Fr Zuhlsdorf, that Colossus, asks for feedback about Summorum Pontificum, Monday's the Feast of the Exaltation of the Holy Cross is the second anniversary of its implementation. Some of the accounts from English diocese, if they are true, should cause the Holy See some concern. For the most part people seem to be saying there has been little change, there isn't a great flurrey of additional Traditional Masses being said.
I think most of Fr Z's correspondents miss the point of Summorum Pontificum. I am sure the Holy Father is not displeased with what has happened so far. Sum. Pont. is about encouraging the celebration of the Traditional Mass but it is much more than that, it is primarily about the Church living in peace with itself and with its history. It is about the hermeneutic of continuity.
It is about bishops and priests respecting the things that their parents understood to be holy and sacred.
When I was a seminarian less than a decade after the liturgical changes, we experimented with all sorts of "liturgies", the only thing which was forbidden was the "Tridentine" Mass. One heard, not too long ago, about seminarians in Rome being expelled, or being blocked from orders, for attending the Traditional Mass or being too close to the FSSP or ICKP. Sum Pont is about overcoming this.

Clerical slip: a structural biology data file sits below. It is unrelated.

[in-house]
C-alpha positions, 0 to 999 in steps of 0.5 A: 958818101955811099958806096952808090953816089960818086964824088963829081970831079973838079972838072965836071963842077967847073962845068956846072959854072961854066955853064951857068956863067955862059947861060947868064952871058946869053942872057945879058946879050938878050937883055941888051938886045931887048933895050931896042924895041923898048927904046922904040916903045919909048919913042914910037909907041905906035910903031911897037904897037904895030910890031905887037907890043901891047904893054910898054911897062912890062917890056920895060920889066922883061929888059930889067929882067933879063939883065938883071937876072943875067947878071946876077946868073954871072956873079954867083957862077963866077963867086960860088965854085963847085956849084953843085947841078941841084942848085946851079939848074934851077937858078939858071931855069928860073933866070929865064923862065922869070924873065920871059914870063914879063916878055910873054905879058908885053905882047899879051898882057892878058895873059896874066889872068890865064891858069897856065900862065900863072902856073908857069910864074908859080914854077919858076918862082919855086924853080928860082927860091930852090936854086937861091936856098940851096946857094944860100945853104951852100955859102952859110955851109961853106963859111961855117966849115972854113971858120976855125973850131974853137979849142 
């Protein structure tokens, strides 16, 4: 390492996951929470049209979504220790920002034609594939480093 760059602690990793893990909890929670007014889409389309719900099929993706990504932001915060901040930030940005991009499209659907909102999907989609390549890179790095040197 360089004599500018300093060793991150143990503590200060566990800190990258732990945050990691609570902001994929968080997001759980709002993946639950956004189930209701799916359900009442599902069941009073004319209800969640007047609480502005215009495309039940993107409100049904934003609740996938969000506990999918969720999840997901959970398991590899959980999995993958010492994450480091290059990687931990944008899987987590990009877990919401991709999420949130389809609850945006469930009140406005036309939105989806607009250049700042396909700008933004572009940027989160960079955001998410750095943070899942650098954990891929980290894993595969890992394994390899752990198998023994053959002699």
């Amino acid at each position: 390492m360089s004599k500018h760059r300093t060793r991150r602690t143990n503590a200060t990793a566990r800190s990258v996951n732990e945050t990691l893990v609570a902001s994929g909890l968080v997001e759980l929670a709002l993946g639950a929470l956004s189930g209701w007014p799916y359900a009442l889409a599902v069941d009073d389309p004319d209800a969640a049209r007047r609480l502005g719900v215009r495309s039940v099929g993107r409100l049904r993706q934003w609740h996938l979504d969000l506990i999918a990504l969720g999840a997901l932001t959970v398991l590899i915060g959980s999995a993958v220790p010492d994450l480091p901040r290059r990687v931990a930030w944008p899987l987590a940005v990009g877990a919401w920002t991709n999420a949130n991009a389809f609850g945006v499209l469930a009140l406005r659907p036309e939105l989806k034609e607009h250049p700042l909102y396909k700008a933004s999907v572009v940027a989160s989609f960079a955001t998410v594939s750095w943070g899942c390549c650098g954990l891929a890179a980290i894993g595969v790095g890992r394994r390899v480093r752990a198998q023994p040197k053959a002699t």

In my diocese before its publication there were about three priests celebrating the Traditional Mass, two years on, the number has more than doubled, mainly with younger priests celebrating the Mass.
I don't think the intention was that every parish would immediately offer the Traditional Mass on Sundays, although a good thing, that would be a rupture with the immediate past, something the Pope would see as undesirable. I think the intention is more the "gravitational pull" of "Tradition". This for me was most evident in the installation of new Archbishop of Westminster, a real contrast with the installation of his predecessor.
In my youth liturgical "experiment" involved coffee tables, not wearing vestments, pottery vessels, bean bags, nowadays that is soooo yesterday. Today experiment is more likely to be about Gregorian chant, ad orientem, classically cut vestments, silence, receiving communion kneeling.
What the Pope has done is to give his blessing to a grassroots movement, which includes theology, morals and holiness too, as well as liturgy, that will come to fruition in a generation or two. Gradual growth and deep roots are his concern, he is not a quick fix Pope.